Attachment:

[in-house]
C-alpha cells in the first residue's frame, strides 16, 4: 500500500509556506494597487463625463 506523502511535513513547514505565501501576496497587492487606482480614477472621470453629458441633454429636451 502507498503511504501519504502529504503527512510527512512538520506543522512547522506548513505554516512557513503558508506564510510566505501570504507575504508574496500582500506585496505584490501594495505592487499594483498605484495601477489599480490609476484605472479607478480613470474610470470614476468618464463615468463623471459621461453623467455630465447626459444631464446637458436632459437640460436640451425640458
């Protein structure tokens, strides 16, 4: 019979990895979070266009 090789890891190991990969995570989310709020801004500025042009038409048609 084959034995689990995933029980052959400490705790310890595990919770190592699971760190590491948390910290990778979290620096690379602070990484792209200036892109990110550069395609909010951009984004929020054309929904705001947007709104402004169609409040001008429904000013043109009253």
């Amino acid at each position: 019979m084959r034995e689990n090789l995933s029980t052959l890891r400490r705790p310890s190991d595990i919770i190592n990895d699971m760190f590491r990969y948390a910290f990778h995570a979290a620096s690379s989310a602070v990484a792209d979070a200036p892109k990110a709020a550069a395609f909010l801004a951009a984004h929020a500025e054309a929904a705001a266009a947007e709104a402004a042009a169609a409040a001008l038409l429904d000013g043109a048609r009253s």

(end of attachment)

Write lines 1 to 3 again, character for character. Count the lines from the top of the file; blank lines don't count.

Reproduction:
[in-house]
C-alpha cells in the first residue's frame, strides 16, 4: 500500500509556506494597487463625463 506523502511535513513547514505565501501576496497587492487606482480614477472621470453629458441633454429636451 502507498503511504501519504502529504503527512510527512512538520506543522512547522506548513505554516512557513503558508506564510510566505501570504507575504508574496500582500506585496505584490501594495505592487499594483498605484495601477489599480490609476484605472479607478480613470474610470470614476468618464463615468463623471459621461453623467455630465447626459444631464446637458436632459437640460436640451425640458
């Protein structure tokens, strides 16, 4: 019979990895979070266009 090789890891190991990969995570989310709020801004500025042009038409048609 084959034995689990995933029980052959400490705790310890595990919770190592699971760190590491948390910290990778979290620096690379602070990484792209200036892109990110550069395609909010951009984004929020054309929904705001947007709104402004169609409040001008429904000013043109009253």